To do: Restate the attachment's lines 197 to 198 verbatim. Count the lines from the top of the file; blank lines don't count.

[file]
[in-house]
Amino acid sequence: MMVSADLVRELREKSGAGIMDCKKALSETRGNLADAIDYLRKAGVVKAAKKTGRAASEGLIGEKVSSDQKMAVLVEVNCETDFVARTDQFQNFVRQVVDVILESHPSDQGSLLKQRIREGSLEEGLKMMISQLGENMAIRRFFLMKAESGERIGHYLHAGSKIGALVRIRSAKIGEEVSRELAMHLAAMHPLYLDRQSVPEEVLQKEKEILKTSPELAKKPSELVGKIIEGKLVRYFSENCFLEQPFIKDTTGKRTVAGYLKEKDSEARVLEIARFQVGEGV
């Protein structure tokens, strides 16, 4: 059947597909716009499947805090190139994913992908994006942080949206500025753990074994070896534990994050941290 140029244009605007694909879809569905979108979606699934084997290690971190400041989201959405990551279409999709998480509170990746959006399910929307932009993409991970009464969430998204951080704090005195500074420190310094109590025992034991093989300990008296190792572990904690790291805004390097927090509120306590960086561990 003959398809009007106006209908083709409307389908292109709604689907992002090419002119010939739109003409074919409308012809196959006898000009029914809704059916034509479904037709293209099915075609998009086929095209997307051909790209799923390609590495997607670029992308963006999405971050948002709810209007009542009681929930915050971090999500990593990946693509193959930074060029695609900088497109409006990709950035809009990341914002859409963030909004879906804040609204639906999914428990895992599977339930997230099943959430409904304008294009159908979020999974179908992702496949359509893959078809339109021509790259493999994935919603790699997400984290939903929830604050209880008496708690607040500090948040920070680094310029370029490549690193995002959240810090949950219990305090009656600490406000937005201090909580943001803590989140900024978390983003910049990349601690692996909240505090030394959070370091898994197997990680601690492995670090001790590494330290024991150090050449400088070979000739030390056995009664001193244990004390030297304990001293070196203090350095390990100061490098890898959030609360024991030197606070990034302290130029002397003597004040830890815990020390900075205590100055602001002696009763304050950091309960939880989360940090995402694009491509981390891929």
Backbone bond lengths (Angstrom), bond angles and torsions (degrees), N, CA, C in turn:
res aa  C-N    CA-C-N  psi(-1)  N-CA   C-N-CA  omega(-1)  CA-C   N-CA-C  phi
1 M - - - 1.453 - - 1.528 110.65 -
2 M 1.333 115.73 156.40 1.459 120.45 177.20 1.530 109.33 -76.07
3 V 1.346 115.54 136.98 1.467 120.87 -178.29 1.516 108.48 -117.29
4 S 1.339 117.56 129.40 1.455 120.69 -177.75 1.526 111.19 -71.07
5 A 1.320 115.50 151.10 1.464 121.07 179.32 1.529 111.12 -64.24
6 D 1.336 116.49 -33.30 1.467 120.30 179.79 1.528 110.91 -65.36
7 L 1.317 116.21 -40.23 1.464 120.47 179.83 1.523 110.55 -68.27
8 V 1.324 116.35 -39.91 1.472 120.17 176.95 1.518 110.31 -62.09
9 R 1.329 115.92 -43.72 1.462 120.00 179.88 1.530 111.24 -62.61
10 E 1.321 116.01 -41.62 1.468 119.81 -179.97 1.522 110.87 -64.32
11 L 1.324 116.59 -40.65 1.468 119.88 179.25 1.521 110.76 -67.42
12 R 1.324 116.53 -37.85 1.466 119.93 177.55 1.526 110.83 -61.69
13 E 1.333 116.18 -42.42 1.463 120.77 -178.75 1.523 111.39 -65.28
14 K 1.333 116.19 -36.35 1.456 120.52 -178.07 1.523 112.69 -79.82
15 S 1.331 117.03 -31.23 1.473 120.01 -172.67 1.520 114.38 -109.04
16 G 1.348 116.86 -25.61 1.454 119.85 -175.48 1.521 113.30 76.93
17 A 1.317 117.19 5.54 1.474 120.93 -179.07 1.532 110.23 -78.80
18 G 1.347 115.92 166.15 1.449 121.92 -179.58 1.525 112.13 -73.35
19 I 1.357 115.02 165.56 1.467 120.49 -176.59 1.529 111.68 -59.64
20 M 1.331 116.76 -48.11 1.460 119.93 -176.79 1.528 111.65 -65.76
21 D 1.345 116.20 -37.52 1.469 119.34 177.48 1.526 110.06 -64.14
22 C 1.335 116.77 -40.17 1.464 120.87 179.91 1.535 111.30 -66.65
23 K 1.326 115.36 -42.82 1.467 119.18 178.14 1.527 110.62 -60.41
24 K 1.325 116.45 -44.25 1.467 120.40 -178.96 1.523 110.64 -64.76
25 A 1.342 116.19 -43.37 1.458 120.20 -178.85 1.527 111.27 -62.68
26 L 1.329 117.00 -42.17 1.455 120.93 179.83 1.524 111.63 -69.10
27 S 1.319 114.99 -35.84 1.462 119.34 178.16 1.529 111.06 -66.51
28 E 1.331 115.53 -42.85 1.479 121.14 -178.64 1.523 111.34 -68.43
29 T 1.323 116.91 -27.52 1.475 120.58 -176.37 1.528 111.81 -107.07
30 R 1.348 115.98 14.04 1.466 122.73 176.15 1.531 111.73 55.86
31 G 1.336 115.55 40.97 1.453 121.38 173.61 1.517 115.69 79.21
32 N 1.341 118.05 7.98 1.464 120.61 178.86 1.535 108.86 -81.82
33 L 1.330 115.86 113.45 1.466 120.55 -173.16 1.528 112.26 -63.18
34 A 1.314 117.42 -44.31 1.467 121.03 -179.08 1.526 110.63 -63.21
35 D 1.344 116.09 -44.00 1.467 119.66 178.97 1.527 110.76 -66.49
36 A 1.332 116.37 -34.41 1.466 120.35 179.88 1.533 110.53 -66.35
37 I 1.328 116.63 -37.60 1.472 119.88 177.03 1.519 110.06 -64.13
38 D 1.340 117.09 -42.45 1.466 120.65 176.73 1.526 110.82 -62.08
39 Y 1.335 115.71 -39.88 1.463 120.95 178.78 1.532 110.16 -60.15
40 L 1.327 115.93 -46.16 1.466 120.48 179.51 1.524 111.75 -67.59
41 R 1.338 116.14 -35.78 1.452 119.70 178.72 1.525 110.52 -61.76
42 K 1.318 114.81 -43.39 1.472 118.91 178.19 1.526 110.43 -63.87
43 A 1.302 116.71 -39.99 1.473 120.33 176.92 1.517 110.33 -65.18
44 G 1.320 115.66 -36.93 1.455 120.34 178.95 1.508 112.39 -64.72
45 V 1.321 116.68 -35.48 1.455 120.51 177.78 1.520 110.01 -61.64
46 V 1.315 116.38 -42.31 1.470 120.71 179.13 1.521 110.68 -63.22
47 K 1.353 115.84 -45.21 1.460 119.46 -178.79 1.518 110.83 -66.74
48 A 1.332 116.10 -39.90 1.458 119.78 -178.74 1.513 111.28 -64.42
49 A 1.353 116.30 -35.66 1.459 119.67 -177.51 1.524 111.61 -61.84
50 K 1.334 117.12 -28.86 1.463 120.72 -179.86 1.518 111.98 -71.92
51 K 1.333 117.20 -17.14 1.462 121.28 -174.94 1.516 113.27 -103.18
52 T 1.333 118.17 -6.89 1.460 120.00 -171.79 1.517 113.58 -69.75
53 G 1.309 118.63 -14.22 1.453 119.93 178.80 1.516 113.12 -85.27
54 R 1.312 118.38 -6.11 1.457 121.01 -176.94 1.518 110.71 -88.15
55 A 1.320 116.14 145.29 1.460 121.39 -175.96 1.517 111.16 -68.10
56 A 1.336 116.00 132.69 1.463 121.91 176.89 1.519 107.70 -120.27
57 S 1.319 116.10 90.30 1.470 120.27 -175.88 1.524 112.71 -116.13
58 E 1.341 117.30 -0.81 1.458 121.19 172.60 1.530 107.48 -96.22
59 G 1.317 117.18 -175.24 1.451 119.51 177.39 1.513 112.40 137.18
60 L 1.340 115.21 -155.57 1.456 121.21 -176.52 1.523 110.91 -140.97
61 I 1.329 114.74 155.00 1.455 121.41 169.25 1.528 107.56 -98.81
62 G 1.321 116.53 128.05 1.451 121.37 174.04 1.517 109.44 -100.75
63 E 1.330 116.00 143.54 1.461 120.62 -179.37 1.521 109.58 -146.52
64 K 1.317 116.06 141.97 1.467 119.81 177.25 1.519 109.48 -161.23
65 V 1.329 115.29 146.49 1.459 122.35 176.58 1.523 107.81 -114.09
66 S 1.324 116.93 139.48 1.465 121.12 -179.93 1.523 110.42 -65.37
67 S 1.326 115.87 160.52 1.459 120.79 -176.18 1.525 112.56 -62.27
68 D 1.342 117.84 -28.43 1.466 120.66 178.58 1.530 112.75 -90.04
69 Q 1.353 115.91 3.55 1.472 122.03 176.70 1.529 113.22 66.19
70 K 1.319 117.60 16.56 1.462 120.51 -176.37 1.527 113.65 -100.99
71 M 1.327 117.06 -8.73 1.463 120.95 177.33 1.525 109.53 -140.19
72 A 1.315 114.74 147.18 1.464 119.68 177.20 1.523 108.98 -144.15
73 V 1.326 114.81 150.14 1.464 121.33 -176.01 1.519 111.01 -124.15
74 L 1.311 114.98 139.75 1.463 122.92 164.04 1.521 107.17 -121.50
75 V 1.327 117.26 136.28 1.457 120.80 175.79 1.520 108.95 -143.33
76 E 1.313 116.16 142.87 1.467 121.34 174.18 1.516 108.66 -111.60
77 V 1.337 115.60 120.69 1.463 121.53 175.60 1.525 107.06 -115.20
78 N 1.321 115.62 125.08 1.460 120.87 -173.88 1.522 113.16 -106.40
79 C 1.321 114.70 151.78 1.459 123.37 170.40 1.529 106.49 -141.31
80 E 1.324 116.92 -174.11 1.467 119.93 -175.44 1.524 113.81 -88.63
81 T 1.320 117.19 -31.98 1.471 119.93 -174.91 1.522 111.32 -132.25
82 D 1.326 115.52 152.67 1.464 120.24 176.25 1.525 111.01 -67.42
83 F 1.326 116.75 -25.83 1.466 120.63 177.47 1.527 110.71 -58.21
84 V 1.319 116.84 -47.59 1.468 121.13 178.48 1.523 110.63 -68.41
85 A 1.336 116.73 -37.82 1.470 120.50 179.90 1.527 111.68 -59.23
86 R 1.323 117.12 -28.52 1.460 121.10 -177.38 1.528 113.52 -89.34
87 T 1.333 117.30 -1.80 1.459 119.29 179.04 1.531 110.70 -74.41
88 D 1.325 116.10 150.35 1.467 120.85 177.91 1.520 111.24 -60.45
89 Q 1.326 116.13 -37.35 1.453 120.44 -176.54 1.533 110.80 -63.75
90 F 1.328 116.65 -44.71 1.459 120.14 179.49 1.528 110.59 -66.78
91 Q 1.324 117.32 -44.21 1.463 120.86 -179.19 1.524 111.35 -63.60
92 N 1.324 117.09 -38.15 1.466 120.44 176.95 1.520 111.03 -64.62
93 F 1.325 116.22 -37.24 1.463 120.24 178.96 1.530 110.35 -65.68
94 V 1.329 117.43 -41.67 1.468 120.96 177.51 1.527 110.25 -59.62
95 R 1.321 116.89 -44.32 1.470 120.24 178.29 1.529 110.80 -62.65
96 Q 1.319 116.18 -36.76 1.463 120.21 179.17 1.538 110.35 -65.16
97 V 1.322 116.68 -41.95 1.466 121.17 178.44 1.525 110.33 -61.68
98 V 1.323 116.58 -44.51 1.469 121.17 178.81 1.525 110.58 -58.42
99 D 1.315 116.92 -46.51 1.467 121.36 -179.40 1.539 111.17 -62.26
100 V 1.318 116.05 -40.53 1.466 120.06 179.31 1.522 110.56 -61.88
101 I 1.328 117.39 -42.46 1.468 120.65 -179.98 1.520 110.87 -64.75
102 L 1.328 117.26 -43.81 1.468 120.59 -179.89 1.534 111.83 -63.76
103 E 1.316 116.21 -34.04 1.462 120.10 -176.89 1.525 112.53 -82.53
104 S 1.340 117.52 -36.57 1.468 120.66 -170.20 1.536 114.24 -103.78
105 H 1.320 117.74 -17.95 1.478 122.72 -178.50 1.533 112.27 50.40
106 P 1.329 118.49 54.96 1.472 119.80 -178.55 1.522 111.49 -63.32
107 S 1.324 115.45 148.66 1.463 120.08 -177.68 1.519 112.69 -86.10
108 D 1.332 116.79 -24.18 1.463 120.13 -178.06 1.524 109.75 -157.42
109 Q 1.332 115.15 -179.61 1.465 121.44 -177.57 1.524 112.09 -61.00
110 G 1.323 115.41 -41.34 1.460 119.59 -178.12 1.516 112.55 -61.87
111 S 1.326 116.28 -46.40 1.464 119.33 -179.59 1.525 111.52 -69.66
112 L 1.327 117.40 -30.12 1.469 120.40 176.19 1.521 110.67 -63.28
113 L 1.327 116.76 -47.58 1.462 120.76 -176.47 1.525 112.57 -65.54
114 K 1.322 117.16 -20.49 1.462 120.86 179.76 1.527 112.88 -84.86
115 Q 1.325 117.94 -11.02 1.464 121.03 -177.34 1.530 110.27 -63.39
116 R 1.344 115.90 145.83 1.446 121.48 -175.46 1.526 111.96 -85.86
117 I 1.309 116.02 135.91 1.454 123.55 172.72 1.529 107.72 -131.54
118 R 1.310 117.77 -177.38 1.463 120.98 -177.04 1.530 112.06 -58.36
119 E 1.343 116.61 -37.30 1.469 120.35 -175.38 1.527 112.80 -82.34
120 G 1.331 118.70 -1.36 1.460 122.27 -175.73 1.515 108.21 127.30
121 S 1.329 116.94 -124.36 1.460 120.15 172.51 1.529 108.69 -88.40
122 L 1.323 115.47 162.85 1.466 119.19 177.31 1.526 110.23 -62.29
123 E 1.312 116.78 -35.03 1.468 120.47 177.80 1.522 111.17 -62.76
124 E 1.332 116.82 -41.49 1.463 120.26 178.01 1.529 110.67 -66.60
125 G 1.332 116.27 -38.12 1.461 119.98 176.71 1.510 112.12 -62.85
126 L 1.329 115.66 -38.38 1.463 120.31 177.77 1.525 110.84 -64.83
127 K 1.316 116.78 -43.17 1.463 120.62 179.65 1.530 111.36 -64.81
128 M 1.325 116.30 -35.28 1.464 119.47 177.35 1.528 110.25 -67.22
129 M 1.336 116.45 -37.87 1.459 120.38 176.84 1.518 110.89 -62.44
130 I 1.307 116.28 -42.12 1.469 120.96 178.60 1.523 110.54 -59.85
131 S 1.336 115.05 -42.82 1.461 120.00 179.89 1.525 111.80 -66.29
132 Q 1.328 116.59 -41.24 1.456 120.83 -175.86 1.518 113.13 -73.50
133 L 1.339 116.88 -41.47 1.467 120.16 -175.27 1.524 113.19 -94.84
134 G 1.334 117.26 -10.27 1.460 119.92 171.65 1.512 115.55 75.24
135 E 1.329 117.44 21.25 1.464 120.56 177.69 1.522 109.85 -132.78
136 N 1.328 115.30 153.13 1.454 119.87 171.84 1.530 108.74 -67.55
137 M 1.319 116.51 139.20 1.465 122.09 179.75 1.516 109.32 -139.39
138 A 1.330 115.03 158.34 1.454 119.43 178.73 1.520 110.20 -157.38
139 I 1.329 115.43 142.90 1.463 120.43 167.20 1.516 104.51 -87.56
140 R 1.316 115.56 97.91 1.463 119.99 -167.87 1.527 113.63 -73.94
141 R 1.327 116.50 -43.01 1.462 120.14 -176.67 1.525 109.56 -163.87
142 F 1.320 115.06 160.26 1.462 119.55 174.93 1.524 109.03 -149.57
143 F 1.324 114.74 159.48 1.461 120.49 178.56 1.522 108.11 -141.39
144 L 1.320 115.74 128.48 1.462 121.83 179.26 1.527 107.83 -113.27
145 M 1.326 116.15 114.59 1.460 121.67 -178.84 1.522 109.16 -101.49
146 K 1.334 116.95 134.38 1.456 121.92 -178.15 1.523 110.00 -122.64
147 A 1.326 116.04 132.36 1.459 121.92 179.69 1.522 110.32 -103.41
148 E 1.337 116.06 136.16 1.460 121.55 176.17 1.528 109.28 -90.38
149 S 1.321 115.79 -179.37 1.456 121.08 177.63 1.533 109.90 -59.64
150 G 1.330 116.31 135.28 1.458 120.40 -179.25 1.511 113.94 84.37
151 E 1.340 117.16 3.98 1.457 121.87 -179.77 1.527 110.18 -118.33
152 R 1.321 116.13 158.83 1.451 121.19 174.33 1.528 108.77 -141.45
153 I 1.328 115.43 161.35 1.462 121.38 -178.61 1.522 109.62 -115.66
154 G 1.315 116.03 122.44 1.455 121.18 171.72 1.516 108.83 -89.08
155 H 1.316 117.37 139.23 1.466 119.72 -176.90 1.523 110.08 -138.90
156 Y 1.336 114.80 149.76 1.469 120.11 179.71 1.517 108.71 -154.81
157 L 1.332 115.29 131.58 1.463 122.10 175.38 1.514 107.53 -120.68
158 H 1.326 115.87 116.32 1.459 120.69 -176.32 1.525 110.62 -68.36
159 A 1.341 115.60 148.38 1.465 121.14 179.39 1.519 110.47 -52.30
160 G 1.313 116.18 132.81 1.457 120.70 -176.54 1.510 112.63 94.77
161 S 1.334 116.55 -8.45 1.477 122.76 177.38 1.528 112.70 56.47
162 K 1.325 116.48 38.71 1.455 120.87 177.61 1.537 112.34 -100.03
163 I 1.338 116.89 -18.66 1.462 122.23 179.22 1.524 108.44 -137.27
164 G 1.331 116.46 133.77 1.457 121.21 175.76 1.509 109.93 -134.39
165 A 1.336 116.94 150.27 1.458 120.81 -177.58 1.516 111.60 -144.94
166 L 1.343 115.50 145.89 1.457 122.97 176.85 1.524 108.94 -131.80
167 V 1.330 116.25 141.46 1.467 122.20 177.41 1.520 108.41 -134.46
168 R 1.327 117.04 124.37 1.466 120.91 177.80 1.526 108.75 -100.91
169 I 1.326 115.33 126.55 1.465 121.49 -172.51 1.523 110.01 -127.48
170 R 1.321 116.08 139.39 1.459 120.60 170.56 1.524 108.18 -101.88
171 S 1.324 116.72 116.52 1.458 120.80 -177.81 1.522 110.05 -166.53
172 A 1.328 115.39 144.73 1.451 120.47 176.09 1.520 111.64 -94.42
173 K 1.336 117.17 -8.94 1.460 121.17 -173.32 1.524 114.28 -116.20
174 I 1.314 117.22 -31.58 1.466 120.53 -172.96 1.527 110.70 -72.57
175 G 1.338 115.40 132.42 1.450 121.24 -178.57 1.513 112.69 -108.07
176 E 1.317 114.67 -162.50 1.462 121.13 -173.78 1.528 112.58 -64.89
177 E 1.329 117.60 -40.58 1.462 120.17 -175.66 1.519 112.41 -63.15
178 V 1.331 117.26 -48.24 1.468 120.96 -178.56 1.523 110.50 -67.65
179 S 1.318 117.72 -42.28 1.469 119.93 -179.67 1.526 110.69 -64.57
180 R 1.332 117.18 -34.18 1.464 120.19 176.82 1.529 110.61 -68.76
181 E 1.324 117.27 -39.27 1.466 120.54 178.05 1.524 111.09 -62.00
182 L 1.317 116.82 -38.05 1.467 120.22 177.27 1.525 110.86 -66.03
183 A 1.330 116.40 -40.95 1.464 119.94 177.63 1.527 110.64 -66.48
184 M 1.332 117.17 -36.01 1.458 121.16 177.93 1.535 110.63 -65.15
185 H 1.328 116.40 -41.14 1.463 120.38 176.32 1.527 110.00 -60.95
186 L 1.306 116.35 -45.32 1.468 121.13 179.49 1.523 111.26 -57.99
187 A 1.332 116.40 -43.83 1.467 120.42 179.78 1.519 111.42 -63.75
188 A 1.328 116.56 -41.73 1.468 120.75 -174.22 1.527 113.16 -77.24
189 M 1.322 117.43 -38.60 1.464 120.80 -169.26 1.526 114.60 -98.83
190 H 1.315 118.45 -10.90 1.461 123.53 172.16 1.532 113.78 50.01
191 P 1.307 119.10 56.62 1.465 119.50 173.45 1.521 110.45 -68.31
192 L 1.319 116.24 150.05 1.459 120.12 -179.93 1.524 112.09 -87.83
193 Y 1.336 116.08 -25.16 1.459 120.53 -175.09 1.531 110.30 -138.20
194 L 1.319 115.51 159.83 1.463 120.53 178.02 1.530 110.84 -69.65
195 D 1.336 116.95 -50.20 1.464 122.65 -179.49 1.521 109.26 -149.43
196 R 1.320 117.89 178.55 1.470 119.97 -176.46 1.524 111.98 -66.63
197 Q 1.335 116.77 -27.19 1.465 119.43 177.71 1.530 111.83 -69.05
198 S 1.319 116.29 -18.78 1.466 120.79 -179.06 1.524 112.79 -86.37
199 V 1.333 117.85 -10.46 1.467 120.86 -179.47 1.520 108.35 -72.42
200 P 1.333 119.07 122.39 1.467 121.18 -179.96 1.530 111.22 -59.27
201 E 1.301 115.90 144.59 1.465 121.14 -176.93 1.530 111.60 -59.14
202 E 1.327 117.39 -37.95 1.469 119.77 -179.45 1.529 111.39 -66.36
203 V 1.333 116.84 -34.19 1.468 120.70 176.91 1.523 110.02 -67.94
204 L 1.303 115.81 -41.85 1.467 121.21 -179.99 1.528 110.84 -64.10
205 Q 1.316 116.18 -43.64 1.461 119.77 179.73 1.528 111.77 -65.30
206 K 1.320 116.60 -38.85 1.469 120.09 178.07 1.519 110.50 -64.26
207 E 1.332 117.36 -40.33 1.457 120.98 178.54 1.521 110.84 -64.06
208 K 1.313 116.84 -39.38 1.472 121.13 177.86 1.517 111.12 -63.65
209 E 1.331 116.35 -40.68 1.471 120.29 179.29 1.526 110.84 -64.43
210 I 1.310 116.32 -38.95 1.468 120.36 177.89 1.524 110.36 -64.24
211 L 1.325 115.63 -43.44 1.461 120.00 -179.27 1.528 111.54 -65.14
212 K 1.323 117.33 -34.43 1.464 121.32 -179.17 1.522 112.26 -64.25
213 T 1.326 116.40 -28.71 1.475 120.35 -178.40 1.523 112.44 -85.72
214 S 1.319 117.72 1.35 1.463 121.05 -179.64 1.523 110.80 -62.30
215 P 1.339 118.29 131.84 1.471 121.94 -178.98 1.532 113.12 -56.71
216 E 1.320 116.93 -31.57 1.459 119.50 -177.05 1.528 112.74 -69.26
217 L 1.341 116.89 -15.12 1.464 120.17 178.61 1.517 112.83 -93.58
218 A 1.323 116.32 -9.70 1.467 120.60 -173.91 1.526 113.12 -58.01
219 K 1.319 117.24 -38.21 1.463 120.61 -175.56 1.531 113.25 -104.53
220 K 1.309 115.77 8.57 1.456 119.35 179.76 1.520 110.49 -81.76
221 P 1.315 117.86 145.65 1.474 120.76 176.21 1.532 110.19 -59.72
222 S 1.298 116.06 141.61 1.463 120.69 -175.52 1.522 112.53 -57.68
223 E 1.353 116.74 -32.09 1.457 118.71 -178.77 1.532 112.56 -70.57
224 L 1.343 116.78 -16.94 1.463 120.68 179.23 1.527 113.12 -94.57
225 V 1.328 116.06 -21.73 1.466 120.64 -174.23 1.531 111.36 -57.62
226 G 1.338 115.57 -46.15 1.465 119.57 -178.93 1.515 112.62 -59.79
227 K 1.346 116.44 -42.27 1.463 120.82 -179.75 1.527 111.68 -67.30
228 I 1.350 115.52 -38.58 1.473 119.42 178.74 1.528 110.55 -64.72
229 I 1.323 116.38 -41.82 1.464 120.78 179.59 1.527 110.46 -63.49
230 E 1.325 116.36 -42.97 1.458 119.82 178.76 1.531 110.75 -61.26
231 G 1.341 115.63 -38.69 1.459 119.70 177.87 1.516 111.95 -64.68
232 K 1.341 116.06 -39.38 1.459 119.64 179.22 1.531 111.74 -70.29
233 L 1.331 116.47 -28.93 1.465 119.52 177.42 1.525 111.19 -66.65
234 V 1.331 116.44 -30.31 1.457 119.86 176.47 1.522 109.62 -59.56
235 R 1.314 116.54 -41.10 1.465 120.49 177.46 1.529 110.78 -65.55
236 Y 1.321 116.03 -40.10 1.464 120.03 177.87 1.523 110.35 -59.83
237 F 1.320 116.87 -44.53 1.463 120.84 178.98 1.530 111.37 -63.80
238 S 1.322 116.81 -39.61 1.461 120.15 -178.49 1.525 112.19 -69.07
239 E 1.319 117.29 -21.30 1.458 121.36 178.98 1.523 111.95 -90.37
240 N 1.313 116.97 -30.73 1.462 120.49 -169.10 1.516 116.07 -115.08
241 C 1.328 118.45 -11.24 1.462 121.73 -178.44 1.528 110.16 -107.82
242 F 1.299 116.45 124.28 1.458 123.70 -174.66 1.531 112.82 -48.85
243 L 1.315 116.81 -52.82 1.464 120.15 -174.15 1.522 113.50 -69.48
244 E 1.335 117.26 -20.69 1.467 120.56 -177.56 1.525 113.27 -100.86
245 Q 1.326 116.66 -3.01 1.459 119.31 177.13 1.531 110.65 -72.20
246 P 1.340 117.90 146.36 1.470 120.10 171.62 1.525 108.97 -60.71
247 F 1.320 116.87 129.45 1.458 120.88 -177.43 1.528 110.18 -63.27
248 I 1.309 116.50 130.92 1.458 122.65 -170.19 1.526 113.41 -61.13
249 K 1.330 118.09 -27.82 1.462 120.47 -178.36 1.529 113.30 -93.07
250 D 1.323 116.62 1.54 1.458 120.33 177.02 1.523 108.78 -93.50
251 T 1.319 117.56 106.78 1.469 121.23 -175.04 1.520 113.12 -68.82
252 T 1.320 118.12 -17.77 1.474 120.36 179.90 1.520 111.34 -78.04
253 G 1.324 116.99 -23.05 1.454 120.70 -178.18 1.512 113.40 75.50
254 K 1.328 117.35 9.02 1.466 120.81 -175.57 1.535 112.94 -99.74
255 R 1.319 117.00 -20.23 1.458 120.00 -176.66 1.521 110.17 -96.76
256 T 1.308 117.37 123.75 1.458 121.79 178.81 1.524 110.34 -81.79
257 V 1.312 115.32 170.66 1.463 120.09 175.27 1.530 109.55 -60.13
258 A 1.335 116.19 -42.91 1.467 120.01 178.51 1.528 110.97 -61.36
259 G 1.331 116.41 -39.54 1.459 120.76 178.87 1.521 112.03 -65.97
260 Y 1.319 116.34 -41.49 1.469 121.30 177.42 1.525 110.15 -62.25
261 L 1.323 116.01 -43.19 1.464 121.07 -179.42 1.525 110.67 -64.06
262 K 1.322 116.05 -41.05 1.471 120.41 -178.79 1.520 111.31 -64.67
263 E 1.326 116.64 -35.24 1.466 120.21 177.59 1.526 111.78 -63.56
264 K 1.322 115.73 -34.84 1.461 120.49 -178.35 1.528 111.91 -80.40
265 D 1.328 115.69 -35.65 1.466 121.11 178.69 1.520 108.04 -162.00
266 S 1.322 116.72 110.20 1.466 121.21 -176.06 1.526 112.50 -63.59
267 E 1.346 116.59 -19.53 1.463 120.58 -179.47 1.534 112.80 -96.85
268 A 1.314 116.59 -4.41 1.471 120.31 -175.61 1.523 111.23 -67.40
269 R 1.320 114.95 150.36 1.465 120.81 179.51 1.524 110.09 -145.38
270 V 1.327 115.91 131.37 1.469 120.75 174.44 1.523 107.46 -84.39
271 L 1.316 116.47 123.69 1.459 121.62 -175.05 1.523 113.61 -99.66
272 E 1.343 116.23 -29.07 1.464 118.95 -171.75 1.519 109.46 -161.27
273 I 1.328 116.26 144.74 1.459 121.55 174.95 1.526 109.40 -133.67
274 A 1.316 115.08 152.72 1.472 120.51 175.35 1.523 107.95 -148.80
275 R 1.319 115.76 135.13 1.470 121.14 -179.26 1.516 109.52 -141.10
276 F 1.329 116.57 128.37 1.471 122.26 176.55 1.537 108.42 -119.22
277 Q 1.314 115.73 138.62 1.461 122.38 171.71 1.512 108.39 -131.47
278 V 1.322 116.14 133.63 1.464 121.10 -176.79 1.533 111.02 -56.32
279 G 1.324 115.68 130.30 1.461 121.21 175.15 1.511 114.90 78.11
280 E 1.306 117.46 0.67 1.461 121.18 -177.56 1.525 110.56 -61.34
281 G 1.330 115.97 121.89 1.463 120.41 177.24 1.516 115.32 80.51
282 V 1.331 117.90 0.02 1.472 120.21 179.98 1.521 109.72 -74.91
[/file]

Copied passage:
192 L 1.319 116.24 150.05 1.459 120.12 -179.93 1.524 112.09 -87.83
193 Y 1.336 116.08 -25.16 1.459 120.53 -175.09 1.531 110.30 -138.20